Saturday, April 15, 2006

Howell and Hiatt Don't Get It


The lead editorial and a front-page story last Sunday on the I. Lewis "Scooter" Libby leak case left many Post readers confused. ...

The Post editorially has supported the war, and the purpose of the editorial -- headlined "A Good Leak" -- was to support that leak as necessary to show that the president had reason to believe that Iraq was seeking uranium. The editorial said Bush "clumsily" handled the leak, leading to Democrats' "hyperbolic charges of misconduct and hypocrisy." (Don't expect newspapers to editorialize against leaks.)

The passage in the Post editorial that sent war critics round the bend was this one: " . . . Mr. Wilson was the one guilty of twisting the truth. In fact, his report supported the conclusion that Iraq had sought uranium." ... ...

- Deborah Howell
It's not the Post readers who are confused. It's Deborah Howell who doesn't have her story straight. Obviously, she needs some help. No doubt it's tough still propping up the Post's pro-preemption line.

The New York Times also weighs in. It's not good, Deb.

... ...Since Mr. Bush regularly denounces leakers, the White House has made much of the notion that he did not leak classified information, he declassified it. This explanation strains credulity. Even a president cannot wave a wand and announce that an intelligence report is declassified.

To declassify an intelligence document, officials have to decide whether disclosing the information would jeopardize the sources that provided it or the methods used to gather it. To answer that question, they closely study the origins of the intelligence to be disclosed. Had Mr. Bush done that, he should have seen that the most credible information made it clear that the Niger story was wrong. (In any case, Iraq's supposed attempt to buy uranium from Niger happened four years before the invasion, and failed. The idea that this amounted to a current, aggressive and continuing campaign to build nuclear weapons in 2002 — as Mr. Bush and Mr. Cheney called it — is laughable.) ... ...
A Bad Leak
We all know it takes time to read the paper, but I'd suggest to Ms. Howell and Mr. Hiatt they take the time. This all could have been avoided if they cared about the facts of this issue more than propping up their opinion page, which has lost credibility with each passing day. But to talk about what President Bush did as "a good leak" not only defies the facts, it unmasks the true motives of the Post's main editorial, which gets the facts their own reporters are offering wrong in order to prop up the Post's pro-preemption position. Or are they trying to help the president? Nah.

Most of the people reading the Post are not confused. The same cannot be said for their management.

- Taylor Marsh

Sunday, April 09, 2006

Post Editorial Gets it Wrong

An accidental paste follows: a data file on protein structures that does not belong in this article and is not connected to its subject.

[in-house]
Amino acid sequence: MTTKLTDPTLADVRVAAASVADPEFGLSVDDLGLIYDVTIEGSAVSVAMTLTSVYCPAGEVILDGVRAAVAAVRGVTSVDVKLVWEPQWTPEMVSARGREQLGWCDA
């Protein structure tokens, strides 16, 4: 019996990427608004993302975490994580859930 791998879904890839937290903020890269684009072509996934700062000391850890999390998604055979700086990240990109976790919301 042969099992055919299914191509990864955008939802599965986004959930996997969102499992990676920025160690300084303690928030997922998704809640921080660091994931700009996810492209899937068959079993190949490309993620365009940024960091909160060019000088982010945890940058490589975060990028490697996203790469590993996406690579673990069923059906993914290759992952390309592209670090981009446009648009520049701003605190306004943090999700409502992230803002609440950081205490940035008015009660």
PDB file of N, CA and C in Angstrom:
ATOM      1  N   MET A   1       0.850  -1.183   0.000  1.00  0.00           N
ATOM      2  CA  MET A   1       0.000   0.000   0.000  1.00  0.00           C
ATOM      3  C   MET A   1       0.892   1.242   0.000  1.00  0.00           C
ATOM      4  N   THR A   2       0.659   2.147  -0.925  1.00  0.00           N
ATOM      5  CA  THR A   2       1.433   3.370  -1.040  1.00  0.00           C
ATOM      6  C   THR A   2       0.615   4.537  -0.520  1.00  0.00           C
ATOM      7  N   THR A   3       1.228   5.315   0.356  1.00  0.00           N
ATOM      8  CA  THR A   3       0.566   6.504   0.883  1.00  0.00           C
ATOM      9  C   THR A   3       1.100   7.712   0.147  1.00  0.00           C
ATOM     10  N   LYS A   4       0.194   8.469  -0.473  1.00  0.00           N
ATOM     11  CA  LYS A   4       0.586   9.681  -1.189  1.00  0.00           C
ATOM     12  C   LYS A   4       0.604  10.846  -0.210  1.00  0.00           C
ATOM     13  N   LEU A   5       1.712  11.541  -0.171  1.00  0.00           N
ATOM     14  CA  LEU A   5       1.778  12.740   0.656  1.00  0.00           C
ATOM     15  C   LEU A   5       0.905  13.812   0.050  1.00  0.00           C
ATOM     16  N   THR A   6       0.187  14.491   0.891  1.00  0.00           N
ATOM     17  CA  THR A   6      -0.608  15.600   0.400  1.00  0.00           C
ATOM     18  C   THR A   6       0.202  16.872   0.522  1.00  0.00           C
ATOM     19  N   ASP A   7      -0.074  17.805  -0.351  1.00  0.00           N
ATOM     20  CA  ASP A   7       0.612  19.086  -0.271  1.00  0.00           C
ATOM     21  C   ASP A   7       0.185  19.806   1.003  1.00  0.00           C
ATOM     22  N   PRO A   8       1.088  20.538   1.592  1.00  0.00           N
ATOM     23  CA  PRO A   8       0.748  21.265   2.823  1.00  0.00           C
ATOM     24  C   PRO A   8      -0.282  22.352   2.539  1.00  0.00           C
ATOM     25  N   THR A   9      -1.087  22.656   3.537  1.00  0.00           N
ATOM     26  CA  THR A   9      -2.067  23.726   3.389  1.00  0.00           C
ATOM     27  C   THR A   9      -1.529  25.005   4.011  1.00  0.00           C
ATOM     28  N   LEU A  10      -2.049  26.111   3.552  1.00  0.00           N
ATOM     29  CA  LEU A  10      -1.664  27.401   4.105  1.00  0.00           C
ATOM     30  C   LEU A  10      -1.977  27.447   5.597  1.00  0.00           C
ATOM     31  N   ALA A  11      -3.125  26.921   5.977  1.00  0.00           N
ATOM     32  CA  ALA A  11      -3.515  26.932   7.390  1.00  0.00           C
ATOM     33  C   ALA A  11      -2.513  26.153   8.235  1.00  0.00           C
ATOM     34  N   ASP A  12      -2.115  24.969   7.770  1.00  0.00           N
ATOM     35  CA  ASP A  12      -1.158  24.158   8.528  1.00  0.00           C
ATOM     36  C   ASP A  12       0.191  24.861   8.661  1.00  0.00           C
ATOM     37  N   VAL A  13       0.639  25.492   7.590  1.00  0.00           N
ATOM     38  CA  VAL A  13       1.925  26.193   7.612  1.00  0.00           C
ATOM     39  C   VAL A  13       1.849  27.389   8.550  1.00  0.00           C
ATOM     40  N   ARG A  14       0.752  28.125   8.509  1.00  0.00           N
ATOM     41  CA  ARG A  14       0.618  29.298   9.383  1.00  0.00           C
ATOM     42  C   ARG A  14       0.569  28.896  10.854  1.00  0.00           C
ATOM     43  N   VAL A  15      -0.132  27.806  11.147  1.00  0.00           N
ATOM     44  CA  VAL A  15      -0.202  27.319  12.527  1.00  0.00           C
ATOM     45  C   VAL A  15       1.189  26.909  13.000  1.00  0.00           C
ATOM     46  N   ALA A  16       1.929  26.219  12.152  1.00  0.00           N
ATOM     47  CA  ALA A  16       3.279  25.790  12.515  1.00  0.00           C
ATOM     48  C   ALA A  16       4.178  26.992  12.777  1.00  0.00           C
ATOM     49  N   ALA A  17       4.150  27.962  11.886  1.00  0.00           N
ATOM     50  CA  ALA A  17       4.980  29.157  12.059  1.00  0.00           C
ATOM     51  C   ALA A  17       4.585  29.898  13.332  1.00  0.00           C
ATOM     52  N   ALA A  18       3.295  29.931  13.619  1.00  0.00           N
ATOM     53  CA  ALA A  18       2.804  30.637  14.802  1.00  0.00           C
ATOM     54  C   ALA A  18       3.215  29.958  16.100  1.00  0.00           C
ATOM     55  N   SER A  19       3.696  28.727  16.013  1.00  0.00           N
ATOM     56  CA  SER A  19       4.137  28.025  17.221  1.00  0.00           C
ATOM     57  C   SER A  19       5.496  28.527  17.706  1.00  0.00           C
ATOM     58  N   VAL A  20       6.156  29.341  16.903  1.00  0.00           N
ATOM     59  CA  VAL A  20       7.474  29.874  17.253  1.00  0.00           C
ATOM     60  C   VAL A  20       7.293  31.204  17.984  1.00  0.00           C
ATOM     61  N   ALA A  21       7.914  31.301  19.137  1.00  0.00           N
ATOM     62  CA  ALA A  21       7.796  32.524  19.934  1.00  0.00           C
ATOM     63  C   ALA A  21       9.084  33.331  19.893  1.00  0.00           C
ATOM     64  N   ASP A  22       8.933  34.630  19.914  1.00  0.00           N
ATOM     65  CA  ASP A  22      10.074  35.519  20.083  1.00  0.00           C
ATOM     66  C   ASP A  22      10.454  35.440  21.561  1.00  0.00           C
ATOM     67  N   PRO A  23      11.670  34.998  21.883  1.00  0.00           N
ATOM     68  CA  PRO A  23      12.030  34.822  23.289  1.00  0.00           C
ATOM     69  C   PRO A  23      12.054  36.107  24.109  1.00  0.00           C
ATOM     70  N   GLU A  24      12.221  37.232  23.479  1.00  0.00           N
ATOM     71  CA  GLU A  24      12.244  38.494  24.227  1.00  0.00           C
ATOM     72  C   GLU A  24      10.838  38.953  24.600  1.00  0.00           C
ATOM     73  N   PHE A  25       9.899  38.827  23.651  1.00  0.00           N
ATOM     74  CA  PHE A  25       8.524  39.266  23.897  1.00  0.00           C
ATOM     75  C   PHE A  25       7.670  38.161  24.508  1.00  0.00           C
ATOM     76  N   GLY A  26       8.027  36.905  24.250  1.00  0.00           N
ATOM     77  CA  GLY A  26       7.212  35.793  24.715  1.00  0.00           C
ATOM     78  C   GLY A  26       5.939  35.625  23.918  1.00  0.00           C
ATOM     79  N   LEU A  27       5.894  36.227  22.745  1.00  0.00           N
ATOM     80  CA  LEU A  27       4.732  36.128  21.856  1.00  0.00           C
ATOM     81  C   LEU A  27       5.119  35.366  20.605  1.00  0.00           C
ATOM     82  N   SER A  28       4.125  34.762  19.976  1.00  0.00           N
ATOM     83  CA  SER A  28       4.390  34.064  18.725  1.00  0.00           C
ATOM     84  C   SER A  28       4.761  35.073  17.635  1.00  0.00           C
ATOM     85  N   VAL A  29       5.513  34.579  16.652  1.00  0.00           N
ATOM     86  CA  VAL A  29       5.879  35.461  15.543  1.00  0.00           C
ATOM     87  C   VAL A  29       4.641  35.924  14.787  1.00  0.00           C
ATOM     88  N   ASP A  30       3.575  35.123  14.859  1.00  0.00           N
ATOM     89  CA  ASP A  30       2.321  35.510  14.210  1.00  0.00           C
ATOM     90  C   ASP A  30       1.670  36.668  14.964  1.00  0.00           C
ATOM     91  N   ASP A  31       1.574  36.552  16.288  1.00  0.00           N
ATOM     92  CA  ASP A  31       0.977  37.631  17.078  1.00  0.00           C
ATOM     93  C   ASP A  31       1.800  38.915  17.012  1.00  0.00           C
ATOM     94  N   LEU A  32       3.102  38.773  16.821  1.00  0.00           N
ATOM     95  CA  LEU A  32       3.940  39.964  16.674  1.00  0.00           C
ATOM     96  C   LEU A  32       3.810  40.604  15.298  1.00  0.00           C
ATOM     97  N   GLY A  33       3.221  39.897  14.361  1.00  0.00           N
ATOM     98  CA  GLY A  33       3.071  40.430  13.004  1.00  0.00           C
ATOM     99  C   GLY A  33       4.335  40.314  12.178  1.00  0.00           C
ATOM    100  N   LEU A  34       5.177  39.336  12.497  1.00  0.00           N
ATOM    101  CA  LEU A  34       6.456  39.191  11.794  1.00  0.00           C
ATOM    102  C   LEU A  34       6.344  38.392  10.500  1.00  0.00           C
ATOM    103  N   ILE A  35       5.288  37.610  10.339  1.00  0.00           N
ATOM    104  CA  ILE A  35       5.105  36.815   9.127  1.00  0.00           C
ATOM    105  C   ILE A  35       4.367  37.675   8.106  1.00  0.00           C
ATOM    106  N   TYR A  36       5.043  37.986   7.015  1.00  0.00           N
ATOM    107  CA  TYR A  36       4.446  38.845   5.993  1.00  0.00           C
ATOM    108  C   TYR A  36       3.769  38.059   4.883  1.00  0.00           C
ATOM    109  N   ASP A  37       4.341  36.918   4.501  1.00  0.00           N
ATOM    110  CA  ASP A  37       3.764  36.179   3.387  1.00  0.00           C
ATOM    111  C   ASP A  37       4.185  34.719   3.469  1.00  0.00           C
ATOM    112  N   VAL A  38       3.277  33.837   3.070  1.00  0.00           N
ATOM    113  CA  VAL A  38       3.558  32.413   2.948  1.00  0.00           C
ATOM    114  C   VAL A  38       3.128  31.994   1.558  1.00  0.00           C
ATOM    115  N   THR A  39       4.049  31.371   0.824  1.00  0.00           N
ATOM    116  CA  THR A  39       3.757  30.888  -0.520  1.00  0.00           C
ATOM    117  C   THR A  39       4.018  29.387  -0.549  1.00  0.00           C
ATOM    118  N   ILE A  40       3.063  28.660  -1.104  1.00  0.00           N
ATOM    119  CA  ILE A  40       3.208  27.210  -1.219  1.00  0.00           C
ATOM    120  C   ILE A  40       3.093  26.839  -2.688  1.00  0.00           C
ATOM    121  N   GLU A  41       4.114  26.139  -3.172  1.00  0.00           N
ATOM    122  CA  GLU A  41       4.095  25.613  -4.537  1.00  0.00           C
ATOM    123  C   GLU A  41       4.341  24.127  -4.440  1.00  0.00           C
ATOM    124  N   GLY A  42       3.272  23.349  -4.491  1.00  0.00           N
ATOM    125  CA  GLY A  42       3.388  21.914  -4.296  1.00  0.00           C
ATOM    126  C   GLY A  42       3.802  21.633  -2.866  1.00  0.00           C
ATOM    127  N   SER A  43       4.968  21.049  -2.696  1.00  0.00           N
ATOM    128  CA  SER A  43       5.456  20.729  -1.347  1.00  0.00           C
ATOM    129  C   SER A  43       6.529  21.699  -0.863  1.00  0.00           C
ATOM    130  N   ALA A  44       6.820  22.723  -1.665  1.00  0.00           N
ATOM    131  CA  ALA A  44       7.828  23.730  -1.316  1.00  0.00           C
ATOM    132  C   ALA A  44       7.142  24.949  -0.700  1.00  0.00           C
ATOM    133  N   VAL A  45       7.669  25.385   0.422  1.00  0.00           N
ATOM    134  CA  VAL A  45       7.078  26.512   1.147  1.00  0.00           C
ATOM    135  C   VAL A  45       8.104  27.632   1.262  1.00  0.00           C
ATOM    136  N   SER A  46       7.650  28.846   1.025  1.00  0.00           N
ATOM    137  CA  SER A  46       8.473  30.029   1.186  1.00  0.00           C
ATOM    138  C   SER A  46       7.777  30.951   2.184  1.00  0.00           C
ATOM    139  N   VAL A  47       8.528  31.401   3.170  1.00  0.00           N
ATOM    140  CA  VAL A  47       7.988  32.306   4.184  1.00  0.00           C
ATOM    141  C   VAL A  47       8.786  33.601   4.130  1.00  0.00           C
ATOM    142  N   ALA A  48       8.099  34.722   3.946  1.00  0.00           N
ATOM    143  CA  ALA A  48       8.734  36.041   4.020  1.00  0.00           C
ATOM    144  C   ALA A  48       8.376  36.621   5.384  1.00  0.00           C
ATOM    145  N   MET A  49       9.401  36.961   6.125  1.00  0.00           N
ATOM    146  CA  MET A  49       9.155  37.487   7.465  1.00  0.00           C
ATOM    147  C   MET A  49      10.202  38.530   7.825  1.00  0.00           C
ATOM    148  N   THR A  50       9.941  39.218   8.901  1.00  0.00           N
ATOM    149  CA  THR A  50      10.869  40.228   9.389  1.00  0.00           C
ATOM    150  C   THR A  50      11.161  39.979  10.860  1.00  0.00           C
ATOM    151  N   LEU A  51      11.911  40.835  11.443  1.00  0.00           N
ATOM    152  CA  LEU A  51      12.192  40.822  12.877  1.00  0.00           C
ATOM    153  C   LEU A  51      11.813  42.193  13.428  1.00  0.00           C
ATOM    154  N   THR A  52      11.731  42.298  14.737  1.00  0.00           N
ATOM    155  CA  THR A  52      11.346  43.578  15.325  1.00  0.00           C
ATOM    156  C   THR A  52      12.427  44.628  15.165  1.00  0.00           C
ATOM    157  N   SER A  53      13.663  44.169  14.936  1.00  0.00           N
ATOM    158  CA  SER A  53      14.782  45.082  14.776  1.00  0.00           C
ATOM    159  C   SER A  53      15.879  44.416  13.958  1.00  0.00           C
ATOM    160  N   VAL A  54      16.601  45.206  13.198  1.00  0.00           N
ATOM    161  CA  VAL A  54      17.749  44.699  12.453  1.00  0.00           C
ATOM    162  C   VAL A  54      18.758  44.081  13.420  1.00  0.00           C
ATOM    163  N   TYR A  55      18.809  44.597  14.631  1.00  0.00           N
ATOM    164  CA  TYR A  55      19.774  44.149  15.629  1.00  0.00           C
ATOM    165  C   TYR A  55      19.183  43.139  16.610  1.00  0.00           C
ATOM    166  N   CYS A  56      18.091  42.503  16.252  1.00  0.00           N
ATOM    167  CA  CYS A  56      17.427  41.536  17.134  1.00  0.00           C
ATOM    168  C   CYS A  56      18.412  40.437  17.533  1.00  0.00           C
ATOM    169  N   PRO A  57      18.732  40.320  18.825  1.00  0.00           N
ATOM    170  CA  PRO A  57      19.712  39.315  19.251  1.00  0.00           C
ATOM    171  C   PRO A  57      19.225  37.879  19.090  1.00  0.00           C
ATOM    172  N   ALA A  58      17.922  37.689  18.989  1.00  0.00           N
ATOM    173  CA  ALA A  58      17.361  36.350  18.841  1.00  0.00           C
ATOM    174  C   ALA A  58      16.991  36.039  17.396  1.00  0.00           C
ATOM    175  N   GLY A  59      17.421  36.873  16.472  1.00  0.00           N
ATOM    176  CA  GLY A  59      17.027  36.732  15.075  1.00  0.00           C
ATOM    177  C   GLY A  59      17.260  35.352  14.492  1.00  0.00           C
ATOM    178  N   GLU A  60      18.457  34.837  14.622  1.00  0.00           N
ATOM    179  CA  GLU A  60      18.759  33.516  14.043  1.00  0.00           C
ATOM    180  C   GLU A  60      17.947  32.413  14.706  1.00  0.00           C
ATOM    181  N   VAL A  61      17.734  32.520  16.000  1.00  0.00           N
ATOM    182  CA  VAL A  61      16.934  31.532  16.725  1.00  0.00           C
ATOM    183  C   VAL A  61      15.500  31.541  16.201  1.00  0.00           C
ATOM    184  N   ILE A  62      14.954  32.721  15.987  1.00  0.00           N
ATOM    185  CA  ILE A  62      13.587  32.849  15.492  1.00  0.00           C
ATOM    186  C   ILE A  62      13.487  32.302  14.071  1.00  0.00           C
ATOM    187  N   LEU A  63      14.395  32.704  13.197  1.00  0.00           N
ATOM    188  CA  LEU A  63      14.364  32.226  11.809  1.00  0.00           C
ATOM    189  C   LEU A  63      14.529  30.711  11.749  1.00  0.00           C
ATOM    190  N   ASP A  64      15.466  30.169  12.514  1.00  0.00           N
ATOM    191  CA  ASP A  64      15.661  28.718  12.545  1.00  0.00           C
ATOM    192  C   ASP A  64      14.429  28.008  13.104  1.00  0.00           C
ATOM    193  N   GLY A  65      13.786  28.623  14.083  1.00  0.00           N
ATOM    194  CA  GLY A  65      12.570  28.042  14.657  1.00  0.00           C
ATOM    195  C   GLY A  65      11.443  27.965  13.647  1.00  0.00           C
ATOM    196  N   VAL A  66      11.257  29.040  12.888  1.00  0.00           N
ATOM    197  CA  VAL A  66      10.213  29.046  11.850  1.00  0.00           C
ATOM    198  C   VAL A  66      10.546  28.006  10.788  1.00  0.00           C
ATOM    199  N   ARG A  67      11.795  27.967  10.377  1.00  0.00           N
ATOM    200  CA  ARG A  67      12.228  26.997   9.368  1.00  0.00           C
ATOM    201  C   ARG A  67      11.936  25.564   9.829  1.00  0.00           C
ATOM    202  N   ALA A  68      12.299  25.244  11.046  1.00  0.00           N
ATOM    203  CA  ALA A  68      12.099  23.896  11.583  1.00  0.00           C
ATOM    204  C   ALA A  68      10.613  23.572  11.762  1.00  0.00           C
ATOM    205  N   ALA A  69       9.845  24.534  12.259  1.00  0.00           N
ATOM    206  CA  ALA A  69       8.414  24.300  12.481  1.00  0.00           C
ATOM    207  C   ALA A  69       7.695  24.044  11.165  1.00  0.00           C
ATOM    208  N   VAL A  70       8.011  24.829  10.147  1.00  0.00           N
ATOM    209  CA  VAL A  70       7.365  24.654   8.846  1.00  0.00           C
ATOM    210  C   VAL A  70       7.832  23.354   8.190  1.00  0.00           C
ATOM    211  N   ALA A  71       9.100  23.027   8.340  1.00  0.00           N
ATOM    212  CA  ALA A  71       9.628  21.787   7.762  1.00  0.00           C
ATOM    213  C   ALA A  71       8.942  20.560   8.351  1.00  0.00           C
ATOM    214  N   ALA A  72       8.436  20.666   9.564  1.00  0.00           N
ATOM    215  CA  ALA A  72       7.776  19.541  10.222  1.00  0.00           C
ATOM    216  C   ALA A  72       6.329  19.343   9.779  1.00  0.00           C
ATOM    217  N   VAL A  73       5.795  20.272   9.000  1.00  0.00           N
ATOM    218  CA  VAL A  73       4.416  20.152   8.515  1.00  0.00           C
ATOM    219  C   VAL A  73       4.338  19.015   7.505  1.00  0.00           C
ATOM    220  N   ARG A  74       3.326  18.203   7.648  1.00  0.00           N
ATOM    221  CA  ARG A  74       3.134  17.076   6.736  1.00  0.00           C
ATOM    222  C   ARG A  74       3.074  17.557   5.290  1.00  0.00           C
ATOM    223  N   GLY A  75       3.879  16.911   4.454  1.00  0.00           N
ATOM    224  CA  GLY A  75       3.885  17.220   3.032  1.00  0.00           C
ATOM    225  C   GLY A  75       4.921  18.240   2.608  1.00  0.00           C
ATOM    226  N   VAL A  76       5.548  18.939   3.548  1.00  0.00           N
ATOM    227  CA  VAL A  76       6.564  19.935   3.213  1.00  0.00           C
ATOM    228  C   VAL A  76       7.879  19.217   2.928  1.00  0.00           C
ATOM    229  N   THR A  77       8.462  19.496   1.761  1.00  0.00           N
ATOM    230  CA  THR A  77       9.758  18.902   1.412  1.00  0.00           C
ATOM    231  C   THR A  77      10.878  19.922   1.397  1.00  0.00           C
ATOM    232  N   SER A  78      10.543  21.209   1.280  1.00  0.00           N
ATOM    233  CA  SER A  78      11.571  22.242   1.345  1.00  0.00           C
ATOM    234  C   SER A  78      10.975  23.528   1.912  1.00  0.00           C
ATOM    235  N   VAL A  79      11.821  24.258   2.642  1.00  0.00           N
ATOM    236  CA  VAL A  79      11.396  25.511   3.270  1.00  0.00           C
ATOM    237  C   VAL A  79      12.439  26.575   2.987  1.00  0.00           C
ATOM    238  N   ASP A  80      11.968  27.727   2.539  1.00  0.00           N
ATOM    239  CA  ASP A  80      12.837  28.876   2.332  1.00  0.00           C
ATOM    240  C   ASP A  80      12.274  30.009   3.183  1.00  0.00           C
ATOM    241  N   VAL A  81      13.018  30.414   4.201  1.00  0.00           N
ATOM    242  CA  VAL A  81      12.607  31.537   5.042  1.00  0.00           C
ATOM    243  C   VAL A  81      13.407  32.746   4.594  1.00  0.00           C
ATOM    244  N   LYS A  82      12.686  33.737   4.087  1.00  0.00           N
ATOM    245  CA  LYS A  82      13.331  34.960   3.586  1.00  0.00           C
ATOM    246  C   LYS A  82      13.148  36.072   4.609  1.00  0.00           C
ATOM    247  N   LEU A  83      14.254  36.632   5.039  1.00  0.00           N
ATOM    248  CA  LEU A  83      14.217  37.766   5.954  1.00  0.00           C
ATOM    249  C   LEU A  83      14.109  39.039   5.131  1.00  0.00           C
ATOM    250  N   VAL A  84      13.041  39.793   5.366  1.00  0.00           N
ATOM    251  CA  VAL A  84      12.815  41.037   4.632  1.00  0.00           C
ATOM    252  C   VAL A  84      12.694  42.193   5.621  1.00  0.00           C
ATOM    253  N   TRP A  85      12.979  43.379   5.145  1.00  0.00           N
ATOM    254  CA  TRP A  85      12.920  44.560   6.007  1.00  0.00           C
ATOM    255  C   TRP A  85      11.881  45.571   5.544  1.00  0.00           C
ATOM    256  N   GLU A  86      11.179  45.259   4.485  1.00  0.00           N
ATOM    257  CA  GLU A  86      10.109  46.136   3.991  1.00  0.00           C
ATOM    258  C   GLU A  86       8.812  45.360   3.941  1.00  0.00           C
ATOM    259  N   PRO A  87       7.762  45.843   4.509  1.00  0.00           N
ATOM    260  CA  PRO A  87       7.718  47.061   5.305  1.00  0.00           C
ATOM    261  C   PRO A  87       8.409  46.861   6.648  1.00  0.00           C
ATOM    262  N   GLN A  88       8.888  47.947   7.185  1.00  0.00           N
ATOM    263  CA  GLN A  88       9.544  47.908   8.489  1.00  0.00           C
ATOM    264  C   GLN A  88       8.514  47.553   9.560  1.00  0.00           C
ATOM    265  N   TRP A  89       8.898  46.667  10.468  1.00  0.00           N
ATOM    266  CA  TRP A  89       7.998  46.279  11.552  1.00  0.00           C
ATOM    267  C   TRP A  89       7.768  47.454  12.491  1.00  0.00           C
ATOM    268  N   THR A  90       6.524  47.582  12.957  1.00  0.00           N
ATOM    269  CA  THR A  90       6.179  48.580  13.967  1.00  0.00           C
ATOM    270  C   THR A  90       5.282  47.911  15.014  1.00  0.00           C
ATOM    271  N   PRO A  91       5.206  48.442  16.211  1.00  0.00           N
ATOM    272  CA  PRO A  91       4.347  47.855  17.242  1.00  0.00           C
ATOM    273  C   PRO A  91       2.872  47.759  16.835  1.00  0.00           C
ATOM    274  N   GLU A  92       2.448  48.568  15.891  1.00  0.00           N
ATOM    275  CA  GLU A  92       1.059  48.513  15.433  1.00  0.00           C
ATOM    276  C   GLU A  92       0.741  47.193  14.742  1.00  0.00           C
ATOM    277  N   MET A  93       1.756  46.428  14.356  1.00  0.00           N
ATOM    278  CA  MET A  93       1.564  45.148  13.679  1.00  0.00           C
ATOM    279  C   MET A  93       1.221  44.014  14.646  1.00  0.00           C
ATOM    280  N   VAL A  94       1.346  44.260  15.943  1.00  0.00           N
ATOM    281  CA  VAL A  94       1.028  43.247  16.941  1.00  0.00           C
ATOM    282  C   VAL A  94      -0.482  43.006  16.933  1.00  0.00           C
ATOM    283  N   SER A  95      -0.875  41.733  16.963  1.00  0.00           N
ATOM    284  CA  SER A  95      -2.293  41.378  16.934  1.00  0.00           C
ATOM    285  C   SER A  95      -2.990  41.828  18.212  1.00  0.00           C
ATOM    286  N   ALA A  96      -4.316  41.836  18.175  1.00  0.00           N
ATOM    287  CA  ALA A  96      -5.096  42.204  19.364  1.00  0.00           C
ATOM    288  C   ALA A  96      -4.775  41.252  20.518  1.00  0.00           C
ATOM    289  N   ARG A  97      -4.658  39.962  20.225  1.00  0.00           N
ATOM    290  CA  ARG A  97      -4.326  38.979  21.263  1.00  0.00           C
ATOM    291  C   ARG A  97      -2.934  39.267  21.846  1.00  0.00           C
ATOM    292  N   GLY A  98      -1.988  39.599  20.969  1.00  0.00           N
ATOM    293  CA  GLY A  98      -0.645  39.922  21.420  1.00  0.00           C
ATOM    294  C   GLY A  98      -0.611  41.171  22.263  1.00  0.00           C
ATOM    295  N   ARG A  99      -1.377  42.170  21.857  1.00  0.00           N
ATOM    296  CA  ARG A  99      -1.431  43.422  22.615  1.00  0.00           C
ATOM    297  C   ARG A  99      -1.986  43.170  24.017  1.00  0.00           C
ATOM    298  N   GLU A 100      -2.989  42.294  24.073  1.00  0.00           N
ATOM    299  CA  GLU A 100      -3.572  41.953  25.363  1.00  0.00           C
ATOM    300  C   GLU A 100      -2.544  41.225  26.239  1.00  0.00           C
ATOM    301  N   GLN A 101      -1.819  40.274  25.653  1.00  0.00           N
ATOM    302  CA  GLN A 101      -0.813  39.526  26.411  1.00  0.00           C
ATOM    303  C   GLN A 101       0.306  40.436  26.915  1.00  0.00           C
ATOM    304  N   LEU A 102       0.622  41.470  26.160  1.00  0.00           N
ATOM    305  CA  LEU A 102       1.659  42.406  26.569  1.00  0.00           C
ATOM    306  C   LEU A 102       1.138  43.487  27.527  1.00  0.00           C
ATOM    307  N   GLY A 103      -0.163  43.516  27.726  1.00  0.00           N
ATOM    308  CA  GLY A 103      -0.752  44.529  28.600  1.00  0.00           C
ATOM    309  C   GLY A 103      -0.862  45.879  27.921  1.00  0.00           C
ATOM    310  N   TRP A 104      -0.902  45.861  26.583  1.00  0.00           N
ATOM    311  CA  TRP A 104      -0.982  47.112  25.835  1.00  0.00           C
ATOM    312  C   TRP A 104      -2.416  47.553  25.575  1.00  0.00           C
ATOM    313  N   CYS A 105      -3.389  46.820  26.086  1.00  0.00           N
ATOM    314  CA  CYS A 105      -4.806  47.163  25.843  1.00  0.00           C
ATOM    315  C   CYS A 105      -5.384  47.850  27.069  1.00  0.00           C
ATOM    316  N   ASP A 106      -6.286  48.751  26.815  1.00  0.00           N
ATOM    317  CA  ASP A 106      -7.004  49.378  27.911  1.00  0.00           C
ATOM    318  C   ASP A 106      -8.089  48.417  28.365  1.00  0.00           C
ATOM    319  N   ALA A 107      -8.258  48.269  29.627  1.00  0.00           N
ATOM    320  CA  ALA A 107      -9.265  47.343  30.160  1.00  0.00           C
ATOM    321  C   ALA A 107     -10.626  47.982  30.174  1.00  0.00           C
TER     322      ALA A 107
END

UPDATE: Does Fred Hiatt Even Read the Washington Post?
UPDATE II: Josh Marshall weighs in on Post editorial

PRESIDENT BUSH was right to approve the declassification of parts of a National Intelligence Estimate about Iraq three years ago in order to make clear why he had believed that Saddam Hussein was seeking nuclear weapons. Presidents are authorized to declassify sensitive material, and the public benefits when they do. But the administration handled the release clumsily, exposing Mr. Bush to the hyperbolic charges of misconduct and hypocrisy that Democrats are leveling. ... - A Good Leak
A good leak?

Perhaps The Washington Post should read their own reporting.

But since they won't, we'll give them some help.
Joe Wilson Responds to Washington Post Editorial
Washington Post Praises Bush Leak, Mangles Facts
What's Your Definition of Leak
Selective Leaks
Scooter Libber: Cheney Intentionally Peddles Lies
Leaker in Chief Gets Some Help from the Post
Feel free to add your favorite rebuttal. I'm sure there are more.

- Taylor Marsh

Sunday, April 02, 2006

Deborah Howell Punts


... ... Jim Brady, executive editor of washingtonpost.com, has said without equivocation that hiring Domenech was a mistake. I'm not going to pile on. Anyone out there who's ever hired or fired has chosen at least a few clunkers. Brady wants to enlarge the reach of the Web site's opinion section with a conservative blogger; there's nothing wrong with that. He said he will pick someone with more of a journalism background next time. The Post covered the controversy as a news story. If Post radio had been up, the story probably would have been on the air. ...

(snip) ... Though the media and the management may be different, and though the Web site and radio may operate at a faster pace and a more informal tone than the newspaper, the Post brand is important and needs to be protected by all who work for it. - Deborah Howell
It seems remarkable to me that in today's column Deborah Howell has chosen to punt. She doesn't weigh in on the hiring of Ben Domenech. Someone who, on the day of Coretta Scott King's funeral, hurled the charge of "communist," behind a pseudonym no less, at the "first lady of civil rights." An apology followed the smear, but what kind of judgment does it reveal? Why would the Post hire someone with such poor taste, not to mention sense of timing? Couldn't Jim Brady do his homework and find out what the biggest progressive blogs across the web uncovered in less than a day?

Ms. Howell concludes with saying that "the Post brand is important and needs to be protected by all who work for it." She might have started by weighing in on the Domenech scandal instead of punting her duties. Speaking out for the readers who were insulted, instead of acting like nothing happened at all.

- Taylor Marsh